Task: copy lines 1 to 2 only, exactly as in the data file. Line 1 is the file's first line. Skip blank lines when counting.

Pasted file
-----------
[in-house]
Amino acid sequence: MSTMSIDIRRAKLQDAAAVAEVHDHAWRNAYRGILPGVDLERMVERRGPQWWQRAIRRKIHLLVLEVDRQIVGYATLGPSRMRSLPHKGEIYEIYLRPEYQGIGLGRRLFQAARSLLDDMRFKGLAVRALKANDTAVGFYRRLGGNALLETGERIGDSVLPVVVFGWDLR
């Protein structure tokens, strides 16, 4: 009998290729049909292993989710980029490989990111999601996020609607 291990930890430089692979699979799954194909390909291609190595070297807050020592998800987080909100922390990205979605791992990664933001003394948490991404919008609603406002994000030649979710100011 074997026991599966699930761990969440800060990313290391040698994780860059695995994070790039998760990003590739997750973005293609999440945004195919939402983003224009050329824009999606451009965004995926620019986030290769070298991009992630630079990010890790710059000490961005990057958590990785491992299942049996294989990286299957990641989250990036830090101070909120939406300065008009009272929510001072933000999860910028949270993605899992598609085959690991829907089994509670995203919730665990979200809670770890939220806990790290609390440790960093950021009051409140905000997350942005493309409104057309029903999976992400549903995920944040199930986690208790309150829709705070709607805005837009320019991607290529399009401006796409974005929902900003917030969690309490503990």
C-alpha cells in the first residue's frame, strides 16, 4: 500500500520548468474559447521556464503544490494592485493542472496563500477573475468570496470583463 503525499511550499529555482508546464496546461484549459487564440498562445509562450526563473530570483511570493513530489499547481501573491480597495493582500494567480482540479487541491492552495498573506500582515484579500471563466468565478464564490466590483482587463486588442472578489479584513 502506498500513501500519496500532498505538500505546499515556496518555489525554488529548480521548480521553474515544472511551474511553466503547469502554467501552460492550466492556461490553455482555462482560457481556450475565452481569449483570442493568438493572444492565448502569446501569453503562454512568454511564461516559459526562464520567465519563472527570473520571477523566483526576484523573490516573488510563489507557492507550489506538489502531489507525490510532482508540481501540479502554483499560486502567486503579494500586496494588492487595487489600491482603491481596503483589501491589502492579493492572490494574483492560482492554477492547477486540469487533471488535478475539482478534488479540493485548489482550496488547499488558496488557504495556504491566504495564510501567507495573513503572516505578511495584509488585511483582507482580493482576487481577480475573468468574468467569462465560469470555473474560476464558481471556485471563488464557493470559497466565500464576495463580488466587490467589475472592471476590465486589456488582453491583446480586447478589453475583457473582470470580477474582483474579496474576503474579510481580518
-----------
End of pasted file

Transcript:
[in-house]
Amino acid sequence: MSTMSIDIRRAKLQDAAAVAEVHDHAWRNAYRGILPGVDLERMVERRGPQWWQRAIRRKIHLLVLEVDRQIVGYATLGPSRMRSLPHKGEIYEIYLRPEYQGIGLGRRLFQAARSLLDDMRFKGLAVRALKANDTAVGFYRRLGGNALLETGERIGDSVLPVVVFGWDLR